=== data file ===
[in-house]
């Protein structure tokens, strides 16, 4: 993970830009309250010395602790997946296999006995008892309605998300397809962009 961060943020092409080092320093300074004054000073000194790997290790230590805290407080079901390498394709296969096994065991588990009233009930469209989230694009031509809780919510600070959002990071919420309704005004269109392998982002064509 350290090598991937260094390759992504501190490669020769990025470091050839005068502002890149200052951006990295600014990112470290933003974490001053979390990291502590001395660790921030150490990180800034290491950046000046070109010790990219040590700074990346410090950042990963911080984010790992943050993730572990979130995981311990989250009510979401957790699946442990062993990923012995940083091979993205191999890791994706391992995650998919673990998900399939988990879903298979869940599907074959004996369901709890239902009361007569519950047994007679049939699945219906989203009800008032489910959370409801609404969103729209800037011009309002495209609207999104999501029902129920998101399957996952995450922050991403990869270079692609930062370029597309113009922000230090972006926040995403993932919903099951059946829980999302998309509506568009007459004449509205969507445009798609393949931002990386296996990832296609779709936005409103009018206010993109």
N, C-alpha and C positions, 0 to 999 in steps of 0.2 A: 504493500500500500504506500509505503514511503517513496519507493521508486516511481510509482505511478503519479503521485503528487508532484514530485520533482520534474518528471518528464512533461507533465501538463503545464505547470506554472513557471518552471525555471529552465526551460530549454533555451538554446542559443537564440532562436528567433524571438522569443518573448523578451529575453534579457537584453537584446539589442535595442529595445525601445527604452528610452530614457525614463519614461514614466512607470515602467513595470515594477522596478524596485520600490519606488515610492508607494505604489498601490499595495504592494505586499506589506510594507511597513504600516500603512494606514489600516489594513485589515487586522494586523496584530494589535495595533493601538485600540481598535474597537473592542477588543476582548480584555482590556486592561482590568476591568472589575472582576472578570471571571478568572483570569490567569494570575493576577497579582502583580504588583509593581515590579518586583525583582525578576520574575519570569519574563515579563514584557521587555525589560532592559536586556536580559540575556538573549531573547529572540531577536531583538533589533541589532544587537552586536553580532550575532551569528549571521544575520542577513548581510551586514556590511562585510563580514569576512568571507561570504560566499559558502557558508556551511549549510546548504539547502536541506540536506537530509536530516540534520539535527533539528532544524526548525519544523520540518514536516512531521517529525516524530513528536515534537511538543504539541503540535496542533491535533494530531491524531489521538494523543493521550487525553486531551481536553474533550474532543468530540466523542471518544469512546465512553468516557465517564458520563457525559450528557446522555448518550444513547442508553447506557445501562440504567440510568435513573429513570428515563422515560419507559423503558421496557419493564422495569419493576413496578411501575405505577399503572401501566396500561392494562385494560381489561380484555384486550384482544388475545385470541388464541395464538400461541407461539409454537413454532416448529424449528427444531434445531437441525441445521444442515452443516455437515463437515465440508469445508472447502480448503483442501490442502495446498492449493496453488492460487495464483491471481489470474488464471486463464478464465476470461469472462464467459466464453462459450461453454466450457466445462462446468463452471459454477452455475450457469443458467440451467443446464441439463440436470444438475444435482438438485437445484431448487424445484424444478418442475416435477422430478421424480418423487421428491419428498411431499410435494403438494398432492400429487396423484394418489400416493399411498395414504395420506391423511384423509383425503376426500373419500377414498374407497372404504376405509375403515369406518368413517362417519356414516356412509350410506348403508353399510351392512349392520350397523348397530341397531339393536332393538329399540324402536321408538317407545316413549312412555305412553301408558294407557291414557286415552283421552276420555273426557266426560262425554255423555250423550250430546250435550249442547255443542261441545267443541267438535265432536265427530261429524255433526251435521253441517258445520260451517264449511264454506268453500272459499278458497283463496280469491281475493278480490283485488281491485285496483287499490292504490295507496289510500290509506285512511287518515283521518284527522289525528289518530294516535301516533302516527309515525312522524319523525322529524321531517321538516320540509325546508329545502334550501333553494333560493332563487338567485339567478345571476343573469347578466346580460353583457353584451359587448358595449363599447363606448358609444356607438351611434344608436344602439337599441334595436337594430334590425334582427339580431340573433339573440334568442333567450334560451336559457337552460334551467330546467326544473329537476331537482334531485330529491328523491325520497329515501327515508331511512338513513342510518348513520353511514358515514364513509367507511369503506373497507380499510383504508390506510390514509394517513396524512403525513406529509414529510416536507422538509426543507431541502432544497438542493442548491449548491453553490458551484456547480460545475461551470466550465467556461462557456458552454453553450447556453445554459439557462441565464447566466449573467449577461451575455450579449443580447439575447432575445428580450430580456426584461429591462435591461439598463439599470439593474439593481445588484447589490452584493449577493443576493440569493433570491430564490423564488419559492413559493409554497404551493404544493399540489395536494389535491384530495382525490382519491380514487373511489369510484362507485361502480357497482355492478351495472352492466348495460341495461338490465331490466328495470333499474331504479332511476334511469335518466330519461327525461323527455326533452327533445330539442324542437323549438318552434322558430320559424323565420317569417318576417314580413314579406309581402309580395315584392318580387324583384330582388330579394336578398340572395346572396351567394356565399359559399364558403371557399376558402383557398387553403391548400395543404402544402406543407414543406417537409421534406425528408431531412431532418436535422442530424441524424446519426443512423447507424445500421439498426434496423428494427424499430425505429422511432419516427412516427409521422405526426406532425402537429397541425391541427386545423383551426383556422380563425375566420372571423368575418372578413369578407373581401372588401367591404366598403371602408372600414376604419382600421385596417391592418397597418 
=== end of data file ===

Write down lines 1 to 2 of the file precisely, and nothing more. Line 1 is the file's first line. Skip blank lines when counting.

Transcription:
[in-house]
């Protein structure tokens, strides 16, 4: 993970830009309250010395602790997946296999006995008892309605998300397809962009 961060943020092409080092320093300074004054000073000194790997290790230590805290407080079901390498394709296969096994065991588990009233009930469209989230694009031509809780919510600070959002990071919420309704005004269109392998982002064509 350290090598991937260094390759992504501190490669020769990025470091050839005068502002890149200052951006990295600014990112470290933003974490001053979390990291502590001395660790921030150490990180800034290491950046000046070109010790990219040590700074990346410090950042990963911080984010790992943050993730572990979130995981311990989250009510979401957790699946442990062993990923012995940083091979993205191999890791994706391992995650998919673990998900399939988990879903298979869940599907074959004996369901709890239902009361007569519950047994007679049939699945219906989203009800008032489910959370409801609404969103729209800037011009309002495209609207999104999501029902129920998101399957996952995450922050991403990869270079692609930062370029597309113009922000230090972006926040995403993932919903099951059946829980999302998309509506568009007459004449509205969507445009798609393949931002990386296996990832296609779709936005409103009018206010993109």